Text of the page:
Mice were anesthetized by intraperitoneal injection of ketamine (10 mg/kg of body weight; Imalgene 500; Rhone-Merieux, Lyon-Vénissieux, France) and xylazine (1 mg/kg of body weight; Rompun; Bayer, Leverkusen, Germany). We injected 5 × 1010 vg of each vector by different routes of administration. Intrathecal administration was performed at the lumbar region as previously described [37]. Briefly, after lateral spine exposure by paravertebral muscle dissection, 10 μl of viral vectors was slowly injected into the CSF through a 33-gauge needle and a Hamilton syringe between L3 and L4 lumbar vertebrae. Appropriate access to the intrathecal space was confirmed by tail movement. The needle remained at the injection site for one additional minute after which muscle and skin were sutured. For intracranial administration, animals were mounted onto a stereotactic frame (David Kopf Instruments, Tujunga, CA). Intracerebroventricular administration into the third ventricle was performed at the appropriate coordinates according to The Mouse Brain Atlas [38] (ML 1 mm, RC 0.34 mm, DV 2.5 mm) and 5 μl of the vector was administered with an ultramicropump (World Precision Instruments, Sarasota, FL) at a rate of 0.5 μl/min. The needle was slowly withdrawn after additional 5 min. Intracerebellar (ICB) administration was performed in three different ways: ICB into the white matter (ICB WM, 3 μl), ICB into the molecular layer (ICB ML, 3 μl), and ICB in the subarachnoid space (ICB SB, 5 μl). The delivery rate was 0.4 μl/min for intraparenchymal injections and 0.2 μl/min for subarachnoid administration. Coordinates for ICB WM are 0 mm, − 6.24 mm, and 2.5 mm; for ICB ML 0 mm, − 7 mm, and − 1.2 mm; and for IBC SB 0 mm, − 7 mm, and − 0.6 mm (bregma, lateral and depth, respectively). The number of animals injected with each virus, their genotype and gender is listed in Supplementary Table 1.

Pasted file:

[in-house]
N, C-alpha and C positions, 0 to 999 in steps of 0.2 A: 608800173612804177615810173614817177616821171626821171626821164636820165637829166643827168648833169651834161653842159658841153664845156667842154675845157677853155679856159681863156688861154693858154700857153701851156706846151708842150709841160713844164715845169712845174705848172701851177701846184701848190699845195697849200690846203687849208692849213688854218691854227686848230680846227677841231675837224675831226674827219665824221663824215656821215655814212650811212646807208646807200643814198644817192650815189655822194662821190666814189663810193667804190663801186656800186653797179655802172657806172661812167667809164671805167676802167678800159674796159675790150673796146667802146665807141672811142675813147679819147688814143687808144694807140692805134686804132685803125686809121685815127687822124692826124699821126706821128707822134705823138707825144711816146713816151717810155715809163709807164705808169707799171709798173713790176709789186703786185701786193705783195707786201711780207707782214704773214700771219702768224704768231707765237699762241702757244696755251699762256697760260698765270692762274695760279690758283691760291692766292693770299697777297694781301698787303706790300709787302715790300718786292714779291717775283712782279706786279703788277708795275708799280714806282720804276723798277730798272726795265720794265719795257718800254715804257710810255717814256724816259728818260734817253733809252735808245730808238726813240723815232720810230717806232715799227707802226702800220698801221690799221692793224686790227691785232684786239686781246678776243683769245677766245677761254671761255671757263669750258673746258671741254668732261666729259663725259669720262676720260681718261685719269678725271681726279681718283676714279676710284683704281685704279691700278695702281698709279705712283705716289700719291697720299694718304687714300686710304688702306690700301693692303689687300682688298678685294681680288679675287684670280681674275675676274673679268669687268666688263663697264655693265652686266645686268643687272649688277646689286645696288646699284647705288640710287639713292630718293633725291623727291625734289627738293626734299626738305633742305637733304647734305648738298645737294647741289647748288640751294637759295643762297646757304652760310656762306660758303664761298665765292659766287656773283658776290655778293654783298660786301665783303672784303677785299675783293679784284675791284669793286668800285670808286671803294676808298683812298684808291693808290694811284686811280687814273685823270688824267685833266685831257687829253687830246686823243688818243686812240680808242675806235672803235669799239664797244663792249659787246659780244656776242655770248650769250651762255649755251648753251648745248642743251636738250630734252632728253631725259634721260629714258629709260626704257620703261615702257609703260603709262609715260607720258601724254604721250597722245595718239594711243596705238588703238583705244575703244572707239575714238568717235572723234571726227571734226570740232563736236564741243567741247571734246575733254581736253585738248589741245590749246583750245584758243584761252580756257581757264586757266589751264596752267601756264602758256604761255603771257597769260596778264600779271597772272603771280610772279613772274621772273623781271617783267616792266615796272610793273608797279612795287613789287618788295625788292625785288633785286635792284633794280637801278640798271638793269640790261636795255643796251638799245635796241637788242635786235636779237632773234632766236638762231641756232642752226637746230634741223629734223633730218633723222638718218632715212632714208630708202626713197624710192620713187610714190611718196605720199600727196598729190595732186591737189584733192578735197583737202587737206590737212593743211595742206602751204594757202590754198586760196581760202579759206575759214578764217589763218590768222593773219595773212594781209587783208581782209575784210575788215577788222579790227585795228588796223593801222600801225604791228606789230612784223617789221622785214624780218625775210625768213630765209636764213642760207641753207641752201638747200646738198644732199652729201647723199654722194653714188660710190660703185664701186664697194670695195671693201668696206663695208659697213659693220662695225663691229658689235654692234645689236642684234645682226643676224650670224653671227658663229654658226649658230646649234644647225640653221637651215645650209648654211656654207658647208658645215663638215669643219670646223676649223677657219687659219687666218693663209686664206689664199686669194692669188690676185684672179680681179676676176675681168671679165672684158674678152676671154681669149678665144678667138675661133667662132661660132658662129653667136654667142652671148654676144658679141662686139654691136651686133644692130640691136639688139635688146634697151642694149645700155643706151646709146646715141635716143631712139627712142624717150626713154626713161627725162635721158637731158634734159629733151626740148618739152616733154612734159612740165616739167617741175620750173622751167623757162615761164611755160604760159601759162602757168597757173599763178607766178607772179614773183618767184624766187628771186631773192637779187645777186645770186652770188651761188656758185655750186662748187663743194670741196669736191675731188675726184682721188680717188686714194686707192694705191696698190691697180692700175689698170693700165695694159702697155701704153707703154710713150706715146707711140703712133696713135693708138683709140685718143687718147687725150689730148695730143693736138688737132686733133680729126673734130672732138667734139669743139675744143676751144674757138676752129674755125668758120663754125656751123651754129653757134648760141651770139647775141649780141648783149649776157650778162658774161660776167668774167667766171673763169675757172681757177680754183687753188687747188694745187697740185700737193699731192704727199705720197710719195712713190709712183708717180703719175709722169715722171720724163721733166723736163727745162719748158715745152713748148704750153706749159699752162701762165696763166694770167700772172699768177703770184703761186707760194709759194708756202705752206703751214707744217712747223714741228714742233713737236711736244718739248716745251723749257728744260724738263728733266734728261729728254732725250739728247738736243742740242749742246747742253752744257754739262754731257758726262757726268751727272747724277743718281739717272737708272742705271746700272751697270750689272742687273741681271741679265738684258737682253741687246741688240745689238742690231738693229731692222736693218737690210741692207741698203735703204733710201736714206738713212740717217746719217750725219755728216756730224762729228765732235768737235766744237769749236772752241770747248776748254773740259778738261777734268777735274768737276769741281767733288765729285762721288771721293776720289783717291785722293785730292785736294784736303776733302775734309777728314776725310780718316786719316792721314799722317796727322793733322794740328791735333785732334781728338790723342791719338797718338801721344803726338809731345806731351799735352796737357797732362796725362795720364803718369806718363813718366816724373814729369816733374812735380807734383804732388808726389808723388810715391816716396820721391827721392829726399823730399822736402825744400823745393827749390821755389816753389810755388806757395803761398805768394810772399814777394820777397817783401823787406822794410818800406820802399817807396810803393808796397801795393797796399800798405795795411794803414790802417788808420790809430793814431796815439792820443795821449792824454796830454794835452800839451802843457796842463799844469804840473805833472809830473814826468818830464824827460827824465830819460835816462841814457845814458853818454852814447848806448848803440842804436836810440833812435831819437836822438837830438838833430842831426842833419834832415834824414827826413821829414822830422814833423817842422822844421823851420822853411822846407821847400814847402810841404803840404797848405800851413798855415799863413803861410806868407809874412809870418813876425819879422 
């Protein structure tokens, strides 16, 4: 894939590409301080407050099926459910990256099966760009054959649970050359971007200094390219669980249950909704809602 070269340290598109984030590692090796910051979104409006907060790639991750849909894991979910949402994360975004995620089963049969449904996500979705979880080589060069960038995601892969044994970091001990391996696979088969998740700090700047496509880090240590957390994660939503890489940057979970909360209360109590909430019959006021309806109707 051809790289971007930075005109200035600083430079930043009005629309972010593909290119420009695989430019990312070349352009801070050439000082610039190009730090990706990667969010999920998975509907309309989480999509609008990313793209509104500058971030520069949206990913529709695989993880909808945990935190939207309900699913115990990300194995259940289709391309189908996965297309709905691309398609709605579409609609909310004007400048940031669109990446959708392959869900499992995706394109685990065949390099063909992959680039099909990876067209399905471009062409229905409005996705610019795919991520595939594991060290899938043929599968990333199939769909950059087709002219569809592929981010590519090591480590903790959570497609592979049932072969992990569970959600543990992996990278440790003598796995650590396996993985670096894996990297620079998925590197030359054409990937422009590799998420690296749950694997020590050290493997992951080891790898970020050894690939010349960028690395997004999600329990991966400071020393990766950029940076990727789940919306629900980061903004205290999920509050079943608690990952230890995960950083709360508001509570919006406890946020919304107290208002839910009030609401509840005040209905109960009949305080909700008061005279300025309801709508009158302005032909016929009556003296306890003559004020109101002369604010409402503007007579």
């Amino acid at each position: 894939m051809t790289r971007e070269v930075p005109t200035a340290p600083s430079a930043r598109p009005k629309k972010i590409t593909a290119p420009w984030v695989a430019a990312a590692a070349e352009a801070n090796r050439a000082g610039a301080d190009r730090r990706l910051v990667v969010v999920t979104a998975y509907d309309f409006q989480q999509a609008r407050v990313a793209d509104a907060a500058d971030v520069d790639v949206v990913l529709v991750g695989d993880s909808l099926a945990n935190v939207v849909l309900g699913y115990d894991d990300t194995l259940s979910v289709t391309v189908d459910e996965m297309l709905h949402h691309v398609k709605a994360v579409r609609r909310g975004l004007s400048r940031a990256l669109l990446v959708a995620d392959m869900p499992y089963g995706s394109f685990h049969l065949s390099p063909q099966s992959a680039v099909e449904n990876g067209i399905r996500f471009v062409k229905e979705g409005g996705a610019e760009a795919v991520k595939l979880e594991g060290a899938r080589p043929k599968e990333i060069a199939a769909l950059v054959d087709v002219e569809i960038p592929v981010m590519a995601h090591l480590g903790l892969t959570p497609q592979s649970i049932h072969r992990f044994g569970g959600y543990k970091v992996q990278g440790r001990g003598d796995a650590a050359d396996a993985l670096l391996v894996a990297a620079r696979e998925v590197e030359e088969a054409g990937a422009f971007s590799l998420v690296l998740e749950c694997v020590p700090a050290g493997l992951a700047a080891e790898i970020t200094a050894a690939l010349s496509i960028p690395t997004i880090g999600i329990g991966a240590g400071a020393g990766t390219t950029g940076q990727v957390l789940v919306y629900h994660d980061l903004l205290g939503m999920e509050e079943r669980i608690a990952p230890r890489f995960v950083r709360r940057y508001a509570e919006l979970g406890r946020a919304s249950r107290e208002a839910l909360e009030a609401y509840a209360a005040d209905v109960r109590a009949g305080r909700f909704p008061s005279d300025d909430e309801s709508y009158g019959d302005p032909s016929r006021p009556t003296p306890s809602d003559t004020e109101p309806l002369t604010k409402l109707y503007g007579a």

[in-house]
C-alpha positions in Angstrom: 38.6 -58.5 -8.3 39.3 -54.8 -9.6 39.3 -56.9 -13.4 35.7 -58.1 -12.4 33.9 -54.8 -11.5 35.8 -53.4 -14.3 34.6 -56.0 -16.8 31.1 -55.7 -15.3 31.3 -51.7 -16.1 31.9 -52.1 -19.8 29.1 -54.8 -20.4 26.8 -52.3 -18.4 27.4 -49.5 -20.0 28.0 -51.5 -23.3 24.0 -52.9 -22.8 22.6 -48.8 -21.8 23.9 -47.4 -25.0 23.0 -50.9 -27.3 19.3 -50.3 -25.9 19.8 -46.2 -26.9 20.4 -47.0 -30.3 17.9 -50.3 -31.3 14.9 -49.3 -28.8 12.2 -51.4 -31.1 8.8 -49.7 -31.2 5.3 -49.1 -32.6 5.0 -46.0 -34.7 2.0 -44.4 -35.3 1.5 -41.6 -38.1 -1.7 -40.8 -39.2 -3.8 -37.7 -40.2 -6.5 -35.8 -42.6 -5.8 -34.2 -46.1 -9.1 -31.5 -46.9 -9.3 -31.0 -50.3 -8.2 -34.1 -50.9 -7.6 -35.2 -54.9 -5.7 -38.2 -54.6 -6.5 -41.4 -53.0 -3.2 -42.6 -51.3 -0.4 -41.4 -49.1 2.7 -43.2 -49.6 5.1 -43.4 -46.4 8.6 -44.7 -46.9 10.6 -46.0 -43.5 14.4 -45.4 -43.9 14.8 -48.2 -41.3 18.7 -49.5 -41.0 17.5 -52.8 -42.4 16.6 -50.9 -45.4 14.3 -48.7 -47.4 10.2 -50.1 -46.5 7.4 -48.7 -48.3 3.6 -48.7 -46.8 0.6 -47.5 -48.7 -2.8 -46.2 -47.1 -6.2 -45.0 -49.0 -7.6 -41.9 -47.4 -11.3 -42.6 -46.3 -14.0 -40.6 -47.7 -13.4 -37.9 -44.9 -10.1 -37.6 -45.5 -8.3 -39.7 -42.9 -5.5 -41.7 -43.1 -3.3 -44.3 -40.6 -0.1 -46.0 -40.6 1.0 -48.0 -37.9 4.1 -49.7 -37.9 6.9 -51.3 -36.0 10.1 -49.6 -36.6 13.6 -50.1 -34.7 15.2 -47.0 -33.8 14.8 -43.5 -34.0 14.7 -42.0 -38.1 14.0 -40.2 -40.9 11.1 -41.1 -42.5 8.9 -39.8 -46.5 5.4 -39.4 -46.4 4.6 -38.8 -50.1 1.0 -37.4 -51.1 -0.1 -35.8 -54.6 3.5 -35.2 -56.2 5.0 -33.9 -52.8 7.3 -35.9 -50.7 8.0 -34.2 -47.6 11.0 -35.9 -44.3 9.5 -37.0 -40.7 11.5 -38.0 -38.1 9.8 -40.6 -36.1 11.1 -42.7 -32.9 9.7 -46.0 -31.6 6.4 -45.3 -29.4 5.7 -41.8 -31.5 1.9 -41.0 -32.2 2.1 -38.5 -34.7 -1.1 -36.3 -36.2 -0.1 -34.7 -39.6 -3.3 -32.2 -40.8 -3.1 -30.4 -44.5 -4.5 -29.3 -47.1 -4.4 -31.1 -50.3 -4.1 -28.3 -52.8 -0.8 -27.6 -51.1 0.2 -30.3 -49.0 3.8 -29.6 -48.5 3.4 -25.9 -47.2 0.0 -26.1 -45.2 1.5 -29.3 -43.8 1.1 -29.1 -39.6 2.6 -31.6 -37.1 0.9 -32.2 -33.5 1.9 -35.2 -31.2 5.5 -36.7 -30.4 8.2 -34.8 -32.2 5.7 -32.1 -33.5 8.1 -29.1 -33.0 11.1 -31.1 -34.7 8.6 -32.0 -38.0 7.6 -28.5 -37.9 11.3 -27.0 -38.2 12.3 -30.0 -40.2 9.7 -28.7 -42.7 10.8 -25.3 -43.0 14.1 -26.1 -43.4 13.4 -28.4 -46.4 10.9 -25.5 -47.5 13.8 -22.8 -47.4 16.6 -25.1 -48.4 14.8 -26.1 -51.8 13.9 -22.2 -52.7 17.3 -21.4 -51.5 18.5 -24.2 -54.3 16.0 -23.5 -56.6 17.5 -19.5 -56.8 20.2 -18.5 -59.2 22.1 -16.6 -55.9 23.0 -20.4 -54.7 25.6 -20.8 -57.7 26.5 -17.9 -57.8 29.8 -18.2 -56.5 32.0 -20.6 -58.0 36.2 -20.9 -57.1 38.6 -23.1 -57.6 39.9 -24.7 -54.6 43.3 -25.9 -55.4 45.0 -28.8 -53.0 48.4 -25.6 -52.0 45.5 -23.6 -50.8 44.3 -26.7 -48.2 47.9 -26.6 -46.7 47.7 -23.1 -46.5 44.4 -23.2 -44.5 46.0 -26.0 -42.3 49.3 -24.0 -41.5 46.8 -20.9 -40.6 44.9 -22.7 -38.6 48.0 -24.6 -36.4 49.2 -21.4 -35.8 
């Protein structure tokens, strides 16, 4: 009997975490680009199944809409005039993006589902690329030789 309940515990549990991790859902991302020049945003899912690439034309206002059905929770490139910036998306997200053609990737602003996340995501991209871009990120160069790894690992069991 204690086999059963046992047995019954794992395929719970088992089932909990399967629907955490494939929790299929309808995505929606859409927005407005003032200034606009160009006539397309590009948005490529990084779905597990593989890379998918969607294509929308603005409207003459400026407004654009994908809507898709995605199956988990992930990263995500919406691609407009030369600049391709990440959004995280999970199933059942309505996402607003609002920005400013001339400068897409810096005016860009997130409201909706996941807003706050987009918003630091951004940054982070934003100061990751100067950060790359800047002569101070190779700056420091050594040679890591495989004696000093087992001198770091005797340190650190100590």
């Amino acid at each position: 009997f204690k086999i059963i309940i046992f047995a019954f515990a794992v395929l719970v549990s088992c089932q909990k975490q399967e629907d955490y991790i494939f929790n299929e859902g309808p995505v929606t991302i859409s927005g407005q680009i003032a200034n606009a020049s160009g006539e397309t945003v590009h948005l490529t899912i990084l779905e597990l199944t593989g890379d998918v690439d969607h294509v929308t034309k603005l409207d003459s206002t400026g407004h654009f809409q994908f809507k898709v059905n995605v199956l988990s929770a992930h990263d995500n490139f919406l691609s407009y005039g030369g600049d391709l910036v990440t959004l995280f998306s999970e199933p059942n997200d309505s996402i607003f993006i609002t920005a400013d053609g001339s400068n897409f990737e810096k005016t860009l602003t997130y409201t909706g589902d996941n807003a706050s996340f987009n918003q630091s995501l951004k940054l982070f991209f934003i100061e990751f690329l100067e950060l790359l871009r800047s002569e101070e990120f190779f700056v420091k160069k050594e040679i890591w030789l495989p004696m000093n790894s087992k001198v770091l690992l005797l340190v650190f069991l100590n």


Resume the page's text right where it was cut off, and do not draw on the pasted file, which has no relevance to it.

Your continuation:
Immunofluorescence and Histologic Analysis